* Their best selling entry came in at 80,000 copies. Wow.

I think the comment on the bad reaction to the one story that sold episodes at 1.99 e ach was pretty insightful. I think the tolerance for the format largely is underwritten by the low price. The Kindle Serials model works more like a subscription and I think that while there may be room to experiment upwards with pricing… not by too much.  Serials are still very much a gamble for readers unless they know the author well and asking someone to invest beyond the common currency of the internet (which hovers around 0.99-2.99) is a lot to ask.

Waterstones founder to launch Spotify-like service for books in 2013

If you recall from a previous news post, Waterstones was experimenting with adding “in store/book only” copy to their in-store books.  This sounded like a measure to try to drive people back to their stores to buy books.  Now it appears they’re jumping into serials as well. 

All well and good, I wish them well. I’m fairly sure that Amazon’s success along with a lot of media profiling of serials end of 2012 and in early 2013 is going to mean more folks entering into the marketplace this year.   Hopefully this is good news for the rest of us independently serializers 🙂

Self Publishing Podcast talks Free Serials

Several of the podcast’s hosts are serializers on Kindle. They have done it both ways — releasing “episodes” of a season as different books as well as participating in the formal Kindle Serials program.  I mentioned their experiment in a previous post. In this podcast, they reflect on their free episodes experiment.

It sounds like the experiment has had some mixed results, including a disappointing lack of reviews.  This spurs a conversation about their readers and some pondering about what direction they should take for future episodes. I think this is a great podcast, but if you can’t spend the hour to listen or watch on Youtubetake a look at the show notes at the youtube channel.  Warning for moderate language :p.

I still wonder had this run as a donation model off their website if this might have resulted in folks simply providing money out of their good will as opposed to it becoming about reads for reviews or motivating other sales.

Admin notes / online-novel.com

So folks, the Blogger UI is kind of irritating me with its tendency to code clunky html.  So I will be experimenting with a WordPress version of this site.   I apologize for the confusion and encourage those of you using RSS feed trackers to use https://theonlinenovel.wordpress.com.

Two – as I said in the last post with Najela Cobb – if you are a serial writer with webfiction cred doing something new and are interested in being interviewed, please contact me with your name, URL (of your past or current work), and briefly describe what you think you have to share with other readers (current and future) of this blog.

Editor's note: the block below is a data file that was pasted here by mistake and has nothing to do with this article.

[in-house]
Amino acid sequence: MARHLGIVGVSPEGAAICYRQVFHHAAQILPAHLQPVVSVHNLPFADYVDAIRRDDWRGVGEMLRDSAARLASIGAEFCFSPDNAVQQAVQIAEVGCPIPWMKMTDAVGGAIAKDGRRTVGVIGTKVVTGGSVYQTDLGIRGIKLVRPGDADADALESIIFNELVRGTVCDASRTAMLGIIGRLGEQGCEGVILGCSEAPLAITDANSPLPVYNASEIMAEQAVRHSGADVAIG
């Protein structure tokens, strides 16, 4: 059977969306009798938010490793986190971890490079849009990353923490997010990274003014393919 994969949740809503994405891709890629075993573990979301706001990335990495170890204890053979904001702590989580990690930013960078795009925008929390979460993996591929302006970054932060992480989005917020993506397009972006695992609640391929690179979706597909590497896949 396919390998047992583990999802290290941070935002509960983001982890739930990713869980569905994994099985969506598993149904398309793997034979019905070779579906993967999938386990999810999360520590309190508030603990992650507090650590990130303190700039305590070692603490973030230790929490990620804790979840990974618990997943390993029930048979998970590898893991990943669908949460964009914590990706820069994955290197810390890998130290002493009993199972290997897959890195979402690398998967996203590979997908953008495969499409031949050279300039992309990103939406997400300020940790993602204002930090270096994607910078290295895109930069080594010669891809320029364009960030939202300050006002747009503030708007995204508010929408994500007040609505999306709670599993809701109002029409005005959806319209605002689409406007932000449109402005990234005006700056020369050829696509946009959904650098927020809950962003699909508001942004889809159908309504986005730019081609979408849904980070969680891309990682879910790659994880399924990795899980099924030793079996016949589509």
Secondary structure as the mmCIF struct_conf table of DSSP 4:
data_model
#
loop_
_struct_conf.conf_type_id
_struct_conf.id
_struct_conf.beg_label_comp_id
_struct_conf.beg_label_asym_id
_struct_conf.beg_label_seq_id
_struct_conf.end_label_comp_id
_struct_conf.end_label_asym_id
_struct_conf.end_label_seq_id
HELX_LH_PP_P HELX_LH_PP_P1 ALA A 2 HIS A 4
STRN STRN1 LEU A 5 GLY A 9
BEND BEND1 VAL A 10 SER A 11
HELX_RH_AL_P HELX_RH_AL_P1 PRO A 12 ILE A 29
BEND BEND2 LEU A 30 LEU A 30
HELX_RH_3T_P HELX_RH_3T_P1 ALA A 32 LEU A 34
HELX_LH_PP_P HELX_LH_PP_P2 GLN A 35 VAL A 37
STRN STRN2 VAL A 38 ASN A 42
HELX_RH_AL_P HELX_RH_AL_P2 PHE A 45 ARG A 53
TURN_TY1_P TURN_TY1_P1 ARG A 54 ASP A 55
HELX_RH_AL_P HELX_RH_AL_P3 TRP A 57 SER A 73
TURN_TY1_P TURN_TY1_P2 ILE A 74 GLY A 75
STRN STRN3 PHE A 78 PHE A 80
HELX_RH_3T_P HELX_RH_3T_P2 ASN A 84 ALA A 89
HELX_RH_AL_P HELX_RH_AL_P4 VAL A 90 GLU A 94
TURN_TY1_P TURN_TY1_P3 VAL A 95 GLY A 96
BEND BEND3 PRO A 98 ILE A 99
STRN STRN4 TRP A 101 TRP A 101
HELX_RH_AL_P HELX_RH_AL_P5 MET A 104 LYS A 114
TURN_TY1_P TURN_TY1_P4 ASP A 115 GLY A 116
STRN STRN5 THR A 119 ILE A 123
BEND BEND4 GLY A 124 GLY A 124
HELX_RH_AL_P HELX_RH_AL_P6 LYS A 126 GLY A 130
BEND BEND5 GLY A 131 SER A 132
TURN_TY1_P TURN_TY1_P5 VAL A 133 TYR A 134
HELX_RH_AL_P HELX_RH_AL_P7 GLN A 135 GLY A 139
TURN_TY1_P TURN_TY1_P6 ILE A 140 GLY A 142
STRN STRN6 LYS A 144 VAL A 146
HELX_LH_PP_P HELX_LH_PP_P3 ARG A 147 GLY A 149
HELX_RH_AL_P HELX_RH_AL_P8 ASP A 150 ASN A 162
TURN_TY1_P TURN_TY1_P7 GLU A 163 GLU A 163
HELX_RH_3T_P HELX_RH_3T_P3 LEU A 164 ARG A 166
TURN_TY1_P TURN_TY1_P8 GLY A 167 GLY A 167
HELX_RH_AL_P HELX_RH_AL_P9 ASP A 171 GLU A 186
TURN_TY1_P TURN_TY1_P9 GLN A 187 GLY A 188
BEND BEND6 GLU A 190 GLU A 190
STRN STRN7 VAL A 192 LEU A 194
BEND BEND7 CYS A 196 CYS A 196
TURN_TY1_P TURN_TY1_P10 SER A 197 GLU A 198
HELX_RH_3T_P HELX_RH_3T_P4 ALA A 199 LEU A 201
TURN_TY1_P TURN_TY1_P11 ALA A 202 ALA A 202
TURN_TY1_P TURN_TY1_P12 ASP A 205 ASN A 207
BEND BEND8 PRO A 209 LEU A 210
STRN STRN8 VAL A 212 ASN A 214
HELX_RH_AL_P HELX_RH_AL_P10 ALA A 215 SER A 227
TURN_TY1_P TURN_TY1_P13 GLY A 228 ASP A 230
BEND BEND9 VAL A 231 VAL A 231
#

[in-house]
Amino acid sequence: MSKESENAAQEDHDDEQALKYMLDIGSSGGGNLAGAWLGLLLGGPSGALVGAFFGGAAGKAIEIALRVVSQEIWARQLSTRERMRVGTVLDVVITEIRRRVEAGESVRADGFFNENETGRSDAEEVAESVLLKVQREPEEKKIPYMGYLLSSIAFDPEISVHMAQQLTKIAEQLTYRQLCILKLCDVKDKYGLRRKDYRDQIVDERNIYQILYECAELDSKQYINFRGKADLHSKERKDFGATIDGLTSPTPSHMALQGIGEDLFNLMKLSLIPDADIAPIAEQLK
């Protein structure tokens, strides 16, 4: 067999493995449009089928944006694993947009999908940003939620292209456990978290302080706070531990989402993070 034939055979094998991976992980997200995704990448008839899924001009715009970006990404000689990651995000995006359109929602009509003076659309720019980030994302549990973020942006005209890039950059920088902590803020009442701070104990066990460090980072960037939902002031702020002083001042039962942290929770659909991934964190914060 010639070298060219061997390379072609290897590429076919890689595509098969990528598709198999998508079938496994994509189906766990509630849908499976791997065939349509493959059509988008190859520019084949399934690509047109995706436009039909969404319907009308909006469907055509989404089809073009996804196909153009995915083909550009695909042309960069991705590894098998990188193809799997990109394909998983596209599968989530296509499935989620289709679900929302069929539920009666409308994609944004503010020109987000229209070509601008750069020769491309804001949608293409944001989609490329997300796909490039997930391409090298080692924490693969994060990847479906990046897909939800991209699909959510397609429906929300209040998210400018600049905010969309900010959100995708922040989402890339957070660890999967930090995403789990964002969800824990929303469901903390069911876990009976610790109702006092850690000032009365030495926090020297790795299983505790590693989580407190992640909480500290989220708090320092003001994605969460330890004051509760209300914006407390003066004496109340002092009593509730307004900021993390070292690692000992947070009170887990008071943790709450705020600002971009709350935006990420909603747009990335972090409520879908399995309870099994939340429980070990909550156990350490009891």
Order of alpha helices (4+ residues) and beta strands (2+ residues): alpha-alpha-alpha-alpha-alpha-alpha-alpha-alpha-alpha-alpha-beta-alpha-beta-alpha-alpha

Guest Discussion – Najela Cobb reflects on serializing prose vs. webcomics

Najela Cobb (Twitter, Facebook) and I started chatting via comments on an earlier post about webfiction/serial novels . In that conversation we started drawing comparisons between the two niches, particularly since webcomics are, to a degree, more successful than webfiction /serials in reaching an online audience.

This former prose serializer or “webfiction” writer recently ventured into a new story, but this time in the webcomics market. She just Kickstarted her webcomic, “Beyond Beauty” this past week.

This sounded like a good time to formalize our previous chat into a quasi-interview. Hopefully Najela’s responses offer some food for thought. And if you, also, are a serial writer with webfiction cred doing something new and are interested in being interviewed, please contact me with your name, URL (of your past or current work), and briefly describe what you think you have to share with other readers (current and future) of this blog.

And with that business stuff out of the way, off we go.

Please tell us about your former serial.

I worked on a serial called It’s All Relative (IAR).

Here’s a description: “The magical world of Atheria is unraveling at the seams as powerful hybrid creatures disrupt the essential balance. Amidst the chaos, a young revolutionary promises change and freedom at a cost. Three college students and their friends find themselves on different sides of a war where the line between good and evil is not so clearly defined.”

The story hasn’t really changed too much, but its execution has seen various incarnations. Its most recent form was posted at http://iarstory.blogspot.com. I believe it started in late 2007/early 2008 on freewebs and ended in 2009 on Blogspot. Extras, parodies, and collaborative stories are still available to read.

What sort of promotion (e.g., advertising, link exchanges, social media, mirror fiction directories or sites) did you do when you first started to put the story online?

I did promotion through Livejournal groups, Project Wonderful, Pages Unbound, Web Fiction Guide, and was active on forums. I also did review exchanges and collaborative fiction with other web fiction authors.

What successes did you think you accomplished in posting your serial?

My biggest success in posting IAR was watching the webfiction community take shape and grow over time. Posting online helped me develop a thick skin. I’ve learned to put some emotional distance between myself and my stories, which I think is a good skill for any writer to have.

What issues did you feel you could not overcome with the serial (e.g., lack of reader interaction)?

(more…)

quasiWeekly Update through April 6, 2013 – Serials in the news

Yes, my news posts are rather erratic… at times I have to wait until there’s really enough material of interest.  In any case, happy April to you all… and happy writing! 

Eat Your Serial moves away from just publishing prose

EYS, like Plympton, had a successfully funded Kickstarter to help launch their presence but not Plympton’s connections or incredible timing.  I honestly thought EYS had disappeared when their twitter account had recently gone quiet for several months.  It looks like someone is back at the helm tweeting and blogging.  While Plympton seems to be making movements towards prose (and delivery via email), it looks like EYS will move towards publishing other types of non-prose webserials. 

Could You Write a Kindle Serial?

Roberto Calas, Kindle serial alum, is interviewed by his Amazon editor Marcus Trower.   Really interesting insight into the program itself and while you’re at it, add Marcus Trower to your RSS feedwatcher. 

Hooking Up Versus Going It Alone: What’s a Lonely Serial To Do?

A serial writer asks other writers what they think about platforms like Jukepop and Wattpad while he ruminates about where to post his serial.


Sometimes, I Like To Wait

Anthony Ha is someone who actually enjoys reading serially. He touches on Plympton, Coliloquoy, and Amazon as publishers of serial content… mentions John Scalzi as well.  And sad to see all the other entities he fails to mention like Figment, Wattpad, and Jukepopserials.  Meh.  Seems like all of these entities operate as if they are unaware of each other.